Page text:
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What to Expect at Your First Yoga ClassWhat to Expect at Your First Yoga Class


What to Expect at Your First Yoga Class

Yoga reduces stress, improves strength, and increases flexibility. Don't let fear or uncertainty discourage you from giving it a try. Knowing how to prepare and what to expect at your first class will ease your mind and increase the enjoyment of adding something new to your routine.

A welcoming environment

Select a beginner class and take comfort in the accepting and non-judgemental environment. Yoga requires internal mental and physical focus. No one is watching or judging you. Everyone is working to improve their own practice. Leave any self-conscious thoughts behind and enjoy your session.

Activity tailored to your fitness level

Yoga is about easing yourself into poses without stressing the muscles and joints. Poses can be modified to meet your strength and flexibility level, and the benefit of attending a studio class is that the instructor can help you do this. You should feel a small amount of tension as you challenge your flexibility, but this should never be confused with pain. If any pose is too much for you, follow the instructor’s direction to relax in child’s pose or a similar position.

Peace and quiet

Yoga classes provide a break from the radio, televisions, and sounds of cardio machines and clanging dumbbells. Don’t let the silence stress you out. Enjoy the break from conversation and constant noise. While yoga is quiet, remember that smiles, giggles, and even applause are welcome in most classes. Don’t take yourself too seriously.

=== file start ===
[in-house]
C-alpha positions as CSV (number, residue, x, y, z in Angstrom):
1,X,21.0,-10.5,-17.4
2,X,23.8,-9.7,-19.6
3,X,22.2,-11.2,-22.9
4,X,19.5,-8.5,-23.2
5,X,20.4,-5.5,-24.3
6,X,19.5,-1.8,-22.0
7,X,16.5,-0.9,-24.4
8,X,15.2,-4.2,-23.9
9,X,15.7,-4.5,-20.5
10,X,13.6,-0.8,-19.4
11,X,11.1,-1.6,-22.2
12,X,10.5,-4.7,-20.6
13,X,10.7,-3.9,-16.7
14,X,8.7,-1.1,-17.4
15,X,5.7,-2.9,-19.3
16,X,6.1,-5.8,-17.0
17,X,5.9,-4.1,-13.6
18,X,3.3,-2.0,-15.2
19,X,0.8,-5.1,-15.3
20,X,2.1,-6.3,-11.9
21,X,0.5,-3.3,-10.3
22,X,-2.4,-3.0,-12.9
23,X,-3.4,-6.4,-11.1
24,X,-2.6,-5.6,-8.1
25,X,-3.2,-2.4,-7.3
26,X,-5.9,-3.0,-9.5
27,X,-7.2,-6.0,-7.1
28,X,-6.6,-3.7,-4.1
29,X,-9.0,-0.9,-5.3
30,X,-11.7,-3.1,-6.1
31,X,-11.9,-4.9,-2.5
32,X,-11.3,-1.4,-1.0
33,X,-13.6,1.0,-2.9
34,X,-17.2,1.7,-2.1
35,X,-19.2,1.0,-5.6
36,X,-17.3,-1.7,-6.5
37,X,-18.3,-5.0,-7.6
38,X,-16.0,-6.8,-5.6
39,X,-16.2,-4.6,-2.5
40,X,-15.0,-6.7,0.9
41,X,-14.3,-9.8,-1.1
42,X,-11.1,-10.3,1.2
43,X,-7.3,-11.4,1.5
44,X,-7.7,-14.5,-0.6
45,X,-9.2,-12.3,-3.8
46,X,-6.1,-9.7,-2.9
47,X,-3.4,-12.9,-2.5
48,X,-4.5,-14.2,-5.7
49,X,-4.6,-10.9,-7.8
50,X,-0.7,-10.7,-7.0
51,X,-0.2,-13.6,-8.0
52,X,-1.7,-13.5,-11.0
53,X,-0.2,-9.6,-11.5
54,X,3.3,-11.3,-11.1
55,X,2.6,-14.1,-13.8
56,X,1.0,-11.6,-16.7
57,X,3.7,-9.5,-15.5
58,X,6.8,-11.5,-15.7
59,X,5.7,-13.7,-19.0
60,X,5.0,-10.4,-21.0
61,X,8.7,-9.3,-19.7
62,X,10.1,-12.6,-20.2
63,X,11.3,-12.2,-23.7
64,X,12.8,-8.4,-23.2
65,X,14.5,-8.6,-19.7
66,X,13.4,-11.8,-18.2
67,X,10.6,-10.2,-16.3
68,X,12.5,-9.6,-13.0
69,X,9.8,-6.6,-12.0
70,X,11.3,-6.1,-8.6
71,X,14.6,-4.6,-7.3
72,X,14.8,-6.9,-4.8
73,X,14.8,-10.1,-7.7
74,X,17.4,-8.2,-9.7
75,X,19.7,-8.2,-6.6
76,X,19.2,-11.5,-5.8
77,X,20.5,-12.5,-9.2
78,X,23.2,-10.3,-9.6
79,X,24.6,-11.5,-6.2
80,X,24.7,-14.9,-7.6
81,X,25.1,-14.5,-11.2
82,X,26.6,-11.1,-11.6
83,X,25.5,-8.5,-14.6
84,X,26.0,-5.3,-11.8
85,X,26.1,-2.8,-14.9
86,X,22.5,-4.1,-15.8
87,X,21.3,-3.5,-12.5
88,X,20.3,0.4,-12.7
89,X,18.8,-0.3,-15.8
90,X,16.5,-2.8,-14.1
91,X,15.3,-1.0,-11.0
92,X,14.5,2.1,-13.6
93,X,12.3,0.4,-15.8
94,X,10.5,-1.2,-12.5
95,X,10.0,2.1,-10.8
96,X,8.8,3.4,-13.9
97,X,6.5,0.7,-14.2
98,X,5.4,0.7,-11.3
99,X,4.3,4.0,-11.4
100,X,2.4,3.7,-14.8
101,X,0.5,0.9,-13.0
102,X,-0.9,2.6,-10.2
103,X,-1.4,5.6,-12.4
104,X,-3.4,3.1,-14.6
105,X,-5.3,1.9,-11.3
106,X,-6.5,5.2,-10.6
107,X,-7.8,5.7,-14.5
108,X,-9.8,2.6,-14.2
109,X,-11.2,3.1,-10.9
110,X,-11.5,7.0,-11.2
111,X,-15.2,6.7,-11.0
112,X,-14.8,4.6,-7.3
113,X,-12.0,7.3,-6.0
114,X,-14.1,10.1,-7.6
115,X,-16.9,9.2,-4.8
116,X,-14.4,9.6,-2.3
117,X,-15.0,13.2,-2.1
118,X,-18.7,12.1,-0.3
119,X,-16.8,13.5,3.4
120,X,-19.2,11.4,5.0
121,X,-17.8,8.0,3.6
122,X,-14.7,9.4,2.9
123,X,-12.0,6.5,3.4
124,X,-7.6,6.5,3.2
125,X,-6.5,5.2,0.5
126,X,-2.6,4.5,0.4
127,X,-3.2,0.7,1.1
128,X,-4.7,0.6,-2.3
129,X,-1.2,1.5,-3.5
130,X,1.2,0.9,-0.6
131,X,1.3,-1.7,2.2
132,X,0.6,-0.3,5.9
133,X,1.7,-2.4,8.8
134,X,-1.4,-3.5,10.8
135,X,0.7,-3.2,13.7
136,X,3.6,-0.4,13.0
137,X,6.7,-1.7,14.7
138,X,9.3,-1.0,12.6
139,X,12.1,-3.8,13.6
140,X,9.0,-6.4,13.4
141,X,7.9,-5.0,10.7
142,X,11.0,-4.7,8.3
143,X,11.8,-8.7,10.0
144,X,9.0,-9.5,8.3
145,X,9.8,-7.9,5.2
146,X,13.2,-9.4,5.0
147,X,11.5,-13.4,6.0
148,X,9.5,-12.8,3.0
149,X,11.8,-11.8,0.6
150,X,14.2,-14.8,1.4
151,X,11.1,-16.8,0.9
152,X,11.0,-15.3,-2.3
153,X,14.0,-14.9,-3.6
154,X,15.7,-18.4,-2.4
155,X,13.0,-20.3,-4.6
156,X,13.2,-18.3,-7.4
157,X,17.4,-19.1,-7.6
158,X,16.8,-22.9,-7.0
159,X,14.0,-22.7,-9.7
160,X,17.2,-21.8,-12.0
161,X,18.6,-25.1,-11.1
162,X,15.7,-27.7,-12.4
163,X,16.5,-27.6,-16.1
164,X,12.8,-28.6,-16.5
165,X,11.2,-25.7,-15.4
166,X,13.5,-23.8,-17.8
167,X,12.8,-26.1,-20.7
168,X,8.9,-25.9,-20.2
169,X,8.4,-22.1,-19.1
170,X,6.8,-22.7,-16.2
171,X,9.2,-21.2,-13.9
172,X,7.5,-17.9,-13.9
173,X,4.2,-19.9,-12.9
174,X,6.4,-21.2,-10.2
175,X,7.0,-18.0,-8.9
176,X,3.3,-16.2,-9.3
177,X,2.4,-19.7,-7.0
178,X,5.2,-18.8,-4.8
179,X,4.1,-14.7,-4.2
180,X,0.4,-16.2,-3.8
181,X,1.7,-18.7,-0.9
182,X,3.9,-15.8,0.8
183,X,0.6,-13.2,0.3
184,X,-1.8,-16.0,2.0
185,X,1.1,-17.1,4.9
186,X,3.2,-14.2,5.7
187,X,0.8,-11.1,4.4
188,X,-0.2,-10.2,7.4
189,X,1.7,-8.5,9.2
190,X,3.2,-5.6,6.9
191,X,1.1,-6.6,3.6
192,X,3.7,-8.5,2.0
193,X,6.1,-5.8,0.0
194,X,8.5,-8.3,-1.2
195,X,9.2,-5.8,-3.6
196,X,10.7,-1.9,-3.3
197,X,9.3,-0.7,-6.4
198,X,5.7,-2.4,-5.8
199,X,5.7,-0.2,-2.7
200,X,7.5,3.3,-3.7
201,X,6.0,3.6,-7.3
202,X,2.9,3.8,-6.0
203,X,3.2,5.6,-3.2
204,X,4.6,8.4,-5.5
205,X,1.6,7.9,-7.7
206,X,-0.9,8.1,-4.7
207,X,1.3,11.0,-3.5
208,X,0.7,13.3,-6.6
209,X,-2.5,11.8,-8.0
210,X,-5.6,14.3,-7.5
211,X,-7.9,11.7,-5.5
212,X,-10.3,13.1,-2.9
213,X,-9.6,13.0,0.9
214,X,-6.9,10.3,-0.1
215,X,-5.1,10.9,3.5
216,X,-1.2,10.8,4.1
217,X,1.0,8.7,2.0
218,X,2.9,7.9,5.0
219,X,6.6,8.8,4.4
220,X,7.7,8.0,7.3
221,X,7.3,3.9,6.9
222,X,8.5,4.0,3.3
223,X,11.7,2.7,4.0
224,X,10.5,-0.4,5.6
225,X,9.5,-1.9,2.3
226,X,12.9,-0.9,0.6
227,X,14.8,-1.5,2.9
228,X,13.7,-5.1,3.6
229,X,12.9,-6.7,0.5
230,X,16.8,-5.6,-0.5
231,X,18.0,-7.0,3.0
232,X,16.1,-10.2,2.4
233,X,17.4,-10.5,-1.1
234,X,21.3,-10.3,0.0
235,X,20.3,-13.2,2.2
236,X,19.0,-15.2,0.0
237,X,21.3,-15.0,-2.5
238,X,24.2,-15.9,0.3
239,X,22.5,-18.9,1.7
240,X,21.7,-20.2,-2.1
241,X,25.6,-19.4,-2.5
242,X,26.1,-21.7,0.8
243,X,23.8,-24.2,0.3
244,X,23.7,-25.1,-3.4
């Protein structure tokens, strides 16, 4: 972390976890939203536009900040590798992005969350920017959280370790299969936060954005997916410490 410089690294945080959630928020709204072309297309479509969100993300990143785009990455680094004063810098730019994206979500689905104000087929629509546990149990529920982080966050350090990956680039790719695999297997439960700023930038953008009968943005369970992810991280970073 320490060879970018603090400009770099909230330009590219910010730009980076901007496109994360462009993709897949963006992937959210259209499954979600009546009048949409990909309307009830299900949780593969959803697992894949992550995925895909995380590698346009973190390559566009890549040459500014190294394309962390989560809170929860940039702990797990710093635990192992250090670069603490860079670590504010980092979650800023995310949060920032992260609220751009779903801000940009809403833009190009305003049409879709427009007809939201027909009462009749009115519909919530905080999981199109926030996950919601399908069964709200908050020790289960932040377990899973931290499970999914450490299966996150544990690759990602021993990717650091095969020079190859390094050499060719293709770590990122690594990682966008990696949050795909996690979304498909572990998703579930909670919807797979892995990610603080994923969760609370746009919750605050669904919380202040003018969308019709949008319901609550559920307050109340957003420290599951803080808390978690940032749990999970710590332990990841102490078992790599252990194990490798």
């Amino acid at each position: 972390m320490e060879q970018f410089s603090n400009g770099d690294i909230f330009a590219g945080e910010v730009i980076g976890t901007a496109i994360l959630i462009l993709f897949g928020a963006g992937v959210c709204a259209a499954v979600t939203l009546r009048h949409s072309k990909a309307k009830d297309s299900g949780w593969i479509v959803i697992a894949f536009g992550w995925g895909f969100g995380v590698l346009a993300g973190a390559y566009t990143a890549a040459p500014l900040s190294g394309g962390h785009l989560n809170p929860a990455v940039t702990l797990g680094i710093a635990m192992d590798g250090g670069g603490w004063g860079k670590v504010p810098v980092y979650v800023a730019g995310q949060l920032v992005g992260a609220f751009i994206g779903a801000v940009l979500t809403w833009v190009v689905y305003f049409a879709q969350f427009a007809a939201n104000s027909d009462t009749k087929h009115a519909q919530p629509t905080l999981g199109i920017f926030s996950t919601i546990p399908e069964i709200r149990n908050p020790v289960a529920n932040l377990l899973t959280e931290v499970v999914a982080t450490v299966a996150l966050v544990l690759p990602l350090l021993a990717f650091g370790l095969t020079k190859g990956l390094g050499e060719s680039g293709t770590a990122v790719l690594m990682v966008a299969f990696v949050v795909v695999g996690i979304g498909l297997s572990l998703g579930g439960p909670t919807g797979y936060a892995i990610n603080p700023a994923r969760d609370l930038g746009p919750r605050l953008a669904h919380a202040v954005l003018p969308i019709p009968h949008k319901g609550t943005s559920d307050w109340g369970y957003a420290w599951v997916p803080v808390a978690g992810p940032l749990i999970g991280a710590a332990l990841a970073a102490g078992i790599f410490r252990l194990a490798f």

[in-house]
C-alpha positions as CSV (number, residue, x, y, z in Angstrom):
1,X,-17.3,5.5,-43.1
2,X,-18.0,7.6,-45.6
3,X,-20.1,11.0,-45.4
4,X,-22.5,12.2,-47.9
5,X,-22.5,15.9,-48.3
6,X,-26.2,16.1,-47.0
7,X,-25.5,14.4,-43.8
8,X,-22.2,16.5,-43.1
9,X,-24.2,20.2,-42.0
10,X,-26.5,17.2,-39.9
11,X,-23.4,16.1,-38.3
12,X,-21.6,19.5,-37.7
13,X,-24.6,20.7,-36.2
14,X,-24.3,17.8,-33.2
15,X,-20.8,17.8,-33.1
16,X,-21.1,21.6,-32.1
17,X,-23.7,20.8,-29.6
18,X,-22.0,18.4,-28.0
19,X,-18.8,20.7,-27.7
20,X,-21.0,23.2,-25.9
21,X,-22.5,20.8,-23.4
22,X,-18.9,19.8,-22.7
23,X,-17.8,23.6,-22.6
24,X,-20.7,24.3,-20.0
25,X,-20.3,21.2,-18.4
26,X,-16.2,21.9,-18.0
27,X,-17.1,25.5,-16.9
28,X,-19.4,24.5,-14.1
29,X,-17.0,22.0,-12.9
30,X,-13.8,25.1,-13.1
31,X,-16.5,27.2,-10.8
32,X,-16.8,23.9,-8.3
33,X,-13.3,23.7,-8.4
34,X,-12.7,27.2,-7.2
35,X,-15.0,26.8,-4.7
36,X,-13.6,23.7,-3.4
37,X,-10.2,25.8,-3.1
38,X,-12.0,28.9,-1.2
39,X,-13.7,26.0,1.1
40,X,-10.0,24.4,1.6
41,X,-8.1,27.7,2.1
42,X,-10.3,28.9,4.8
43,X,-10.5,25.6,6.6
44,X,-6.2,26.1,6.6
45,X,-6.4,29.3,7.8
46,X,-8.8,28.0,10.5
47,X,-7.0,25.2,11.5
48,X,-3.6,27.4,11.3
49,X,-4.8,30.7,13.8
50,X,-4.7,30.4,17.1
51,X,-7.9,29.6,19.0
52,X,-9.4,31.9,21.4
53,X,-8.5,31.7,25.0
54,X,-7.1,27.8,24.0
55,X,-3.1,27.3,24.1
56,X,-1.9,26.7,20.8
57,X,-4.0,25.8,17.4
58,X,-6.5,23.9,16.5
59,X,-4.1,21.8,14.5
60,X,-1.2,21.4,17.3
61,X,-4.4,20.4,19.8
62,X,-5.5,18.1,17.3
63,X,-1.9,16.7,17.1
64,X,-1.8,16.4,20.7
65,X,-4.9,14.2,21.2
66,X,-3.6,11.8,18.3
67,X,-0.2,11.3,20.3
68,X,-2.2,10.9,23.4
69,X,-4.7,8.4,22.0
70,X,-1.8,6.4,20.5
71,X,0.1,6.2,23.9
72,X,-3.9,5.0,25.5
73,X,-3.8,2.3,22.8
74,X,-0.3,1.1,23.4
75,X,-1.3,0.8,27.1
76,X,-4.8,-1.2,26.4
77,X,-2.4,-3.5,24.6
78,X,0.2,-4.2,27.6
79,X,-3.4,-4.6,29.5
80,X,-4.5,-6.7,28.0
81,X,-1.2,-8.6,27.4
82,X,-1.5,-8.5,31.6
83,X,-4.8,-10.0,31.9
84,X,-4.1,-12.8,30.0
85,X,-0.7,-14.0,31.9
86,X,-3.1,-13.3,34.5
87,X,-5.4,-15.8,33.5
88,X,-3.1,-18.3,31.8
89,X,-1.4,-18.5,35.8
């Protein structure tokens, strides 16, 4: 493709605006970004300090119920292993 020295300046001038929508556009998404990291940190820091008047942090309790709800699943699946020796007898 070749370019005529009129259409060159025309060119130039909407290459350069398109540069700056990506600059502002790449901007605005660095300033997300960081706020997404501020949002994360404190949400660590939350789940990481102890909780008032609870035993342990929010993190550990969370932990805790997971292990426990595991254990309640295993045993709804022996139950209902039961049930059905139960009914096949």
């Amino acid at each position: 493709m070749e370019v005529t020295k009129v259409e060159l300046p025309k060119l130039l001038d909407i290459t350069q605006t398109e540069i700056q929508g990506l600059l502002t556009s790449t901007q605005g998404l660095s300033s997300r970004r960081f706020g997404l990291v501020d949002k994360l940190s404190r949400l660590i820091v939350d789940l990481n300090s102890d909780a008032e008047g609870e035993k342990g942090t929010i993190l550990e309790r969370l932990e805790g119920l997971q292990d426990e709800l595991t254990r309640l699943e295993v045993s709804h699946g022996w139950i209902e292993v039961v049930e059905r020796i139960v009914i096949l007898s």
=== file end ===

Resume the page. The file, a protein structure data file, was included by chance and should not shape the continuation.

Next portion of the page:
Equipment you will need

Many studios provide yoga mats to first time attendees, but there may be a fee. Considering that yoga mats cost about $15, having one of your own is worth the investment. If you don’t turn out to be a long-term yoga fan, they can be used for all kinds of floor exercises at home. You might also want to take along a bottle of water and a hand towel to wipe your face or to use as extra support under your knees.

Dress for comfort and movement

Baggy clothes aren’t ideal for yoga because they slide, shift and get in the way. Wear the most form fitting and flexible clothing you feel comfortable in whether it is a tee, tank, shorts, or pants. You will heat up quickly so if you start with long sleeves wear a layer underneath so you can remove the outer layer once you warm up. No socks are needed as they will prevent your feet from gripping the mat. Wear slip-on shoes that are easy to remove.

Up close and personal

Classes can get crowded so be prepared to line up next to your fellow classmate. If this makes you uncomfortable, choose a class that has a cap on attendance or one provided at a less popular time. Also, expect the instructor to touch you and help move your body into the proper position. Always speak up if you are uncomfortable or if they are asking you to reach beyond your limits of flexibility. If an instructor does correct your form, resist the urge to feel criticized. You are not being judged. He or she is helping you to practice safely.

No pressure to participate

Don’t let common yoga practices like chants and audible heavy breathing surprise you. It can take some getting used to when you are new to yoga. You shouldn’t feel pressured to participate, but consider stepping out of your comfort zone and join in. If you decide it’s not a good fit for you, simply perform the pose quietly.

Lori Rice, M.S., is a nutritional scientist and author with a passion for healthy cooking, exercise physiology, and food photography.
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